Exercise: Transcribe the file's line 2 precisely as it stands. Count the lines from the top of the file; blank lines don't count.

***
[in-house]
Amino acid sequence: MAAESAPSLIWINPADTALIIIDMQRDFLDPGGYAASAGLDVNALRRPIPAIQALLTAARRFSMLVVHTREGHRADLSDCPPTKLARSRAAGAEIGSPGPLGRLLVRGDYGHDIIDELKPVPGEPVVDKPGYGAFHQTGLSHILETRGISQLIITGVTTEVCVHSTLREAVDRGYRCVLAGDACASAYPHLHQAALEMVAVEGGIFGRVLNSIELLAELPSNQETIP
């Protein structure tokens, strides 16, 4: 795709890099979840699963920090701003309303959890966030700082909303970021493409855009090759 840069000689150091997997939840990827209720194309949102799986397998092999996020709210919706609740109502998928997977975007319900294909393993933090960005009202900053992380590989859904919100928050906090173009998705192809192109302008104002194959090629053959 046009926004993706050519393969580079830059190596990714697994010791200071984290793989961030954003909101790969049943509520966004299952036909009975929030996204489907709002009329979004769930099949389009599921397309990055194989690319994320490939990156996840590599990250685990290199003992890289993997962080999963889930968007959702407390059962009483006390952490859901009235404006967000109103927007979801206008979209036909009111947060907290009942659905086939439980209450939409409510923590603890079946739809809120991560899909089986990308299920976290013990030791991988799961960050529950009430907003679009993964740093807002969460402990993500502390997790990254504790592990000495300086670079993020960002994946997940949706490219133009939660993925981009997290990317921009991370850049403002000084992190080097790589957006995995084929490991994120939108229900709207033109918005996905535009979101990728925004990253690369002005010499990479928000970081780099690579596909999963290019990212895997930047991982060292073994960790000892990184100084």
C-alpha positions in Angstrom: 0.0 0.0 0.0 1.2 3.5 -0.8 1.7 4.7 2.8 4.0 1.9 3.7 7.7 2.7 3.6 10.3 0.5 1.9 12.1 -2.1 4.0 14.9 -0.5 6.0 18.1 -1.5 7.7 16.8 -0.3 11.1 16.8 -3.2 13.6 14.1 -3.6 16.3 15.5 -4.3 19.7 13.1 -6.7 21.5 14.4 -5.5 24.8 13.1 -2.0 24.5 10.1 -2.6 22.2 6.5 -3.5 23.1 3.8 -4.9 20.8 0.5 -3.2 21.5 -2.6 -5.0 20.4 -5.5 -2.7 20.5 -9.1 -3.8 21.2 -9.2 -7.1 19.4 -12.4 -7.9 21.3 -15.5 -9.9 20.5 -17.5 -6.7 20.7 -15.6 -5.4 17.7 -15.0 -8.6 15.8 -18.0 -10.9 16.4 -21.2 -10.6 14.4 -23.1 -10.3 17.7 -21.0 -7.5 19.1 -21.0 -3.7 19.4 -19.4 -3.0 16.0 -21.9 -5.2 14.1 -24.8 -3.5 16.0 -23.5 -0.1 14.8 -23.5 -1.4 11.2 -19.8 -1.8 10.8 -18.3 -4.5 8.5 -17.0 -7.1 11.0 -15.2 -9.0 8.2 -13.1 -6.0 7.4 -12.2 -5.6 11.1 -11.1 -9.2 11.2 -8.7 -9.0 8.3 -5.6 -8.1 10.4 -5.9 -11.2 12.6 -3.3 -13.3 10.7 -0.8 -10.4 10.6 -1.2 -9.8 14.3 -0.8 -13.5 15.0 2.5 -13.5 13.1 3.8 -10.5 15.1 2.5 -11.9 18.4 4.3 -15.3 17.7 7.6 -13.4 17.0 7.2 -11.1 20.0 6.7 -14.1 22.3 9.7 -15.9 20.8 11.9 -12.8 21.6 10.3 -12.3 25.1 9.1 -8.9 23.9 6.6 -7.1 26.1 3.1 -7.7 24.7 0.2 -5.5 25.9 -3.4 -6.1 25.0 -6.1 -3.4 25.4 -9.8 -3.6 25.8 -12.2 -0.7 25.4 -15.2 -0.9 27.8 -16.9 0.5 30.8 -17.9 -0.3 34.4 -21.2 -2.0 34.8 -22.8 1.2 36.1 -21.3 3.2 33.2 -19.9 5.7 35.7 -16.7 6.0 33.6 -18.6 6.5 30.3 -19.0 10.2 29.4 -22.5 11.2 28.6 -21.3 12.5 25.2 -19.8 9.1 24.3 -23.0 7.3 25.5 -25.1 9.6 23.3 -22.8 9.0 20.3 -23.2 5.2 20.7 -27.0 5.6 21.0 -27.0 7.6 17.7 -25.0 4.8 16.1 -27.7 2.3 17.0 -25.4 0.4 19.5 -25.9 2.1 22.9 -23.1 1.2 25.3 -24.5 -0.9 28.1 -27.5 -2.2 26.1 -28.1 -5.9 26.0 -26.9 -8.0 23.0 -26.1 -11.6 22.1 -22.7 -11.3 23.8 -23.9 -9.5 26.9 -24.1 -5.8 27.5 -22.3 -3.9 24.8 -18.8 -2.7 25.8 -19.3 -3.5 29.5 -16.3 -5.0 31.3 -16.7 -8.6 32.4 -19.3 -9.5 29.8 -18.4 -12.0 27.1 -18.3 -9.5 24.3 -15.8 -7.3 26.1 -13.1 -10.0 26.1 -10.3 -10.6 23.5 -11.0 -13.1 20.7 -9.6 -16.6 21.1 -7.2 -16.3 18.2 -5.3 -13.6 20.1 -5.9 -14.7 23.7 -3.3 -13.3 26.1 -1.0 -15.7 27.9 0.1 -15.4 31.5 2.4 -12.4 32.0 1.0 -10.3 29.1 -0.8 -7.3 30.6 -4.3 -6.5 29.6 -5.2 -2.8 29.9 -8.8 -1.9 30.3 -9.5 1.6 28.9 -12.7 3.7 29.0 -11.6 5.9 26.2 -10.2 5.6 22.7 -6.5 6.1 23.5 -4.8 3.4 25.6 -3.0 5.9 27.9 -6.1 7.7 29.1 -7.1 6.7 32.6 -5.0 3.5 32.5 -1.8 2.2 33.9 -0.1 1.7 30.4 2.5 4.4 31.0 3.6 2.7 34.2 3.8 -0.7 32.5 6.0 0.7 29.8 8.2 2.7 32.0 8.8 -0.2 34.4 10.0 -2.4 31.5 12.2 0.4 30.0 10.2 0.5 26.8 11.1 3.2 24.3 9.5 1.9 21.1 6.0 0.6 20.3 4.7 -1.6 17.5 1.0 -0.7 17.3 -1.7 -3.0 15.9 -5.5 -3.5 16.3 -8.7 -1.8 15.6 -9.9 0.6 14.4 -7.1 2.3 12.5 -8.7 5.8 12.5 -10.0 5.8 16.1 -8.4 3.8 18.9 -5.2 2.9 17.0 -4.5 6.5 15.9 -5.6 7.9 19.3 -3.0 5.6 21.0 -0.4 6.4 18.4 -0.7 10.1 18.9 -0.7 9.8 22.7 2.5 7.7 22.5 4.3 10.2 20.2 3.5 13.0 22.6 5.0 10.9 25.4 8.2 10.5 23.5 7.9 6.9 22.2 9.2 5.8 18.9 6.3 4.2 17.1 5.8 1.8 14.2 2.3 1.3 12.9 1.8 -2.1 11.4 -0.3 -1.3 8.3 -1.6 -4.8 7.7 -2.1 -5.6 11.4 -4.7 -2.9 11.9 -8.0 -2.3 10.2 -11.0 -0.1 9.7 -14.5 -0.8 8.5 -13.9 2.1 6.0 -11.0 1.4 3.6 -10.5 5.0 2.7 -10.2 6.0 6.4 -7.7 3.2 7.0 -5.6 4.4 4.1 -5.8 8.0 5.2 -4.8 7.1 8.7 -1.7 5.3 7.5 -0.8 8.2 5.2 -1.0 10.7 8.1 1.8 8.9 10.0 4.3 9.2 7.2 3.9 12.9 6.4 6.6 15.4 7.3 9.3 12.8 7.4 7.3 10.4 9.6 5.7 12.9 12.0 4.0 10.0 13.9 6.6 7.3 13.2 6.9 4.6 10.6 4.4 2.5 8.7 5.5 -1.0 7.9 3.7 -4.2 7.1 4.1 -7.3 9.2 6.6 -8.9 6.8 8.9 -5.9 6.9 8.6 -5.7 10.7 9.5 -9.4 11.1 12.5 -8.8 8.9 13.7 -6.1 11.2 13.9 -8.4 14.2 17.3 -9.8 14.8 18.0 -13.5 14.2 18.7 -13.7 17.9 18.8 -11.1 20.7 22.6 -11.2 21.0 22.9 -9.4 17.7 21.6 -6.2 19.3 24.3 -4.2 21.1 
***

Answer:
Amino acid sequence: MAAESAPSLIWINPADTALIIIDMQRDFLDPGGYAASAGLDVNALRRPIPAIQALLTAARRFSMLVVHTREGHRADLSDCPPTKLARSRAAGAEIGSPGPLGRLLVRGDYGHDIIDELKPVPGEPVVDKPGYGAFHQTGLSHILETRGISQLIITGVTTEVCVHSTLREAVDRGYRCVLAGDACASAYPHLHQAALEMVAVEGGIFGRVLNSIELLAELPSNQETIP